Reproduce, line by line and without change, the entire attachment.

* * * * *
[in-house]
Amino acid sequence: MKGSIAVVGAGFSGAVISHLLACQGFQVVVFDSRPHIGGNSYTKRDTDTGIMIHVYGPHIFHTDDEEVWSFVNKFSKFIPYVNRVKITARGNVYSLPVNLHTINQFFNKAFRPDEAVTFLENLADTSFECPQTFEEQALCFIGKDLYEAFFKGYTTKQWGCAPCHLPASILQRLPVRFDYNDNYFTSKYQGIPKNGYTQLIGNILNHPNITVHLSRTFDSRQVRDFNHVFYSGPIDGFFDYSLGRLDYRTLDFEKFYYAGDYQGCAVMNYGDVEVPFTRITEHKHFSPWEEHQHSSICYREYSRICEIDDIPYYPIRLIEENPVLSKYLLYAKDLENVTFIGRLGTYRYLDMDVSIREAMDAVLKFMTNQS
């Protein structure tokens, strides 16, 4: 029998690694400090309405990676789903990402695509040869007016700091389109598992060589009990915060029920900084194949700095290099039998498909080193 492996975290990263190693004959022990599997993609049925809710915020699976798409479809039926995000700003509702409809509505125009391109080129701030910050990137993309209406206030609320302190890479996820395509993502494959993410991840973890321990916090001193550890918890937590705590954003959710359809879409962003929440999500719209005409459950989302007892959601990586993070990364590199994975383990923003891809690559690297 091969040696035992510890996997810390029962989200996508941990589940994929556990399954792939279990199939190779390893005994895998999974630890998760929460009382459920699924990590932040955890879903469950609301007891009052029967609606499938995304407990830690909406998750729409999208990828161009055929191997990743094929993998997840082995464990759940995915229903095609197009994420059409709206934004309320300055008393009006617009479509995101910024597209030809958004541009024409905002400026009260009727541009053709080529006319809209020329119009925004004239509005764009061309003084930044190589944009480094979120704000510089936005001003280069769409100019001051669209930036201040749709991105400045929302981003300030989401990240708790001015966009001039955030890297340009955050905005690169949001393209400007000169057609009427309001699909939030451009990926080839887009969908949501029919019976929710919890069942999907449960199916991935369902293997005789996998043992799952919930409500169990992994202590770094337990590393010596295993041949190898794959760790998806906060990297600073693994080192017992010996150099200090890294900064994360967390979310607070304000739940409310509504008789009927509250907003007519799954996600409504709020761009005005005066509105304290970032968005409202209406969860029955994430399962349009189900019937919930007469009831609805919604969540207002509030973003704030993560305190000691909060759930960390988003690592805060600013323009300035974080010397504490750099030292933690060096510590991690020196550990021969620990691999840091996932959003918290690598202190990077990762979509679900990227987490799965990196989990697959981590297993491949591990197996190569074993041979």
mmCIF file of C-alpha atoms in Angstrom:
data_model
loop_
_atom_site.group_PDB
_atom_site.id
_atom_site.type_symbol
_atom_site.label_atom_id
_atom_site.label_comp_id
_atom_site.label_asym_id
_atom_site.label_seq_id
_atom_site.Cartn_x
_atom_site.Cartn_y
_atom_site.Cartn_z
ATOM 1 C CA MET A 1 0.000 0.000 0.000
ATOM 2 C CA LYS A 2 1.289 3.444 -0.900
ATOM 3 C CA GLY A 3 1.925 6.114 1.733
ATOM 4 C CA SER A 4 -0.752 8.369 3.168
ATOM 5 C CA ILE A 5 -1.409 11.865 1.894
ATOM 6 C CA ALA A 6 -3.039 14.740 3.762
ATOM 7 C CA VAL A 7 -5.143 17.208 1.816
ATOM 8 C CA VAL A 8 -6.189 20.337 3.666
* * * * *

[in-house]
Amino acid sequence: MKGSIAVVGAGFSGAVISHLLACQGFQVVVFDSRPHIGGNSYTKRDTDTGIMIHVYGPHIFHTDDEEVWSFVNKFSKFIPYVNRVKITARGNVYSLPVNLHTINQFFNKAFRPDEAVTFLENLADTSFECPQTFEEQALCFIGKDLYEAFFKGYTTKQWGCAPCHLPASILQRLPVRFDYNDNYFTSKYQGIPKNGYTQLIGNILNHPNITVHLSRTFDSRQVRDFNHVFYSGPIDGFFDYSLGRLDYRTLDFEKFYYAGDYQGCAVMNYGDVEVPFTRITEHKHFSPWEEHQHSSICYREYSRICEIDDIPYYPIRLIEENPVLSKYLLYAKDLENVTFIGRLGTYRYLDMDVSIREAMDAVLKFMTNQS
């Protein structure tokens, strides 16, 4: 029998690694400090309405990676789903990402695509040869007016700091389109598992060589009990915060029920900084194949700095290099039998498909080193 492996975290990263190693004959022990599997993609049925809710915020699976798409479809039926995000700003509702409809509505125009391109080129701030910050990137993309209406206030609320302190890479996820395509993502494959993410991840973890321990916090001193550890918890937590705590954003959710359809879409962003929440999500719209005409459950989302007892959601990586993070990364590199994975383990923003891809690559690297 091969040696035992510890996997810390029962989200996508941990589940994929556990399954792939279990199939190779390893005994895998999974630890998760929460009382459920699924990590932040955890879903469950609301007891009052029967609606499938995304407990830690909406998750729409999208990828161009055929191997990743094929993998997840082995464990759940995915229903095609197009994420059409709206934004309320300055008393009006617009479509995101910024597209030809958004541009024409905002400026009260009727541009053709080529006319809209020329119009925004004239509005764009061309003084930044190589944009480094979120704000510089936005001003280069769409100019001051669209930036201040749709991105400045929302981003300030989401990240708790001015966009001039955030890297340009955050905005690169949001393209400007000169057609009427309001699909939030451009990926080839887009969908949501029919019976929710919890069942999907449960199916991935369902293997005789996998043992799952919930409500169990992994202590770094337990590393010596295993041949190898794959760790998806906060990297600073693994080192017992010996150099200090890294900064994360967390979310607070304000739940409310509504008789009927509250907003007519799954996600409504709020761009005005005066509105304290970032968005409202209406969860029955994430399962349009189900019937919930007469009831609805919604969540207002509030973003704030993560305190000691909060759930960390988003690592805060600013323009300035974080010397504490750099030292933690060096510590991690020196550990021969620990691999840091996932959003918290690598202190990077990762979509679900990227987490799965990196989990697959981590297993491949591990197996190569074993041979």
mmCIF file of C-alpha atoms in Angstrom:
data_model
loop_
_atom_site.group_PDB
_atom_site.id
_atom_site.type_symbol
_atom_site.label_atom_id
_atom_site.label_comp_id
_atom_site.label_asym_id
_atom_site.label_seq_id
_atom_site.Cartn_x
_atom_site.Cartn_y
_atom_site.Cartn_z
ATOM 1 C CA MET A 1 0.000 0.000 0.000
ATOM 2 C CA LYS A 2 1.289 3.444 -0.900
ATOM 3 C CA GLY A 3 1.925 6.114 1.733
ATOM 4 C CA SER A 4 -0.752 8.369 3.168
ATOM 5 C CA ILE A 5 -1.409 11.865 1.894
ATOM 6 C CA ALA A 6 -3.039 14.740 3.762
ATOM 7 C CA VAL A 7 -5.143 17.208 1.816
ATOM 8 C CA VAL A 8 -6.189 20.337 3.666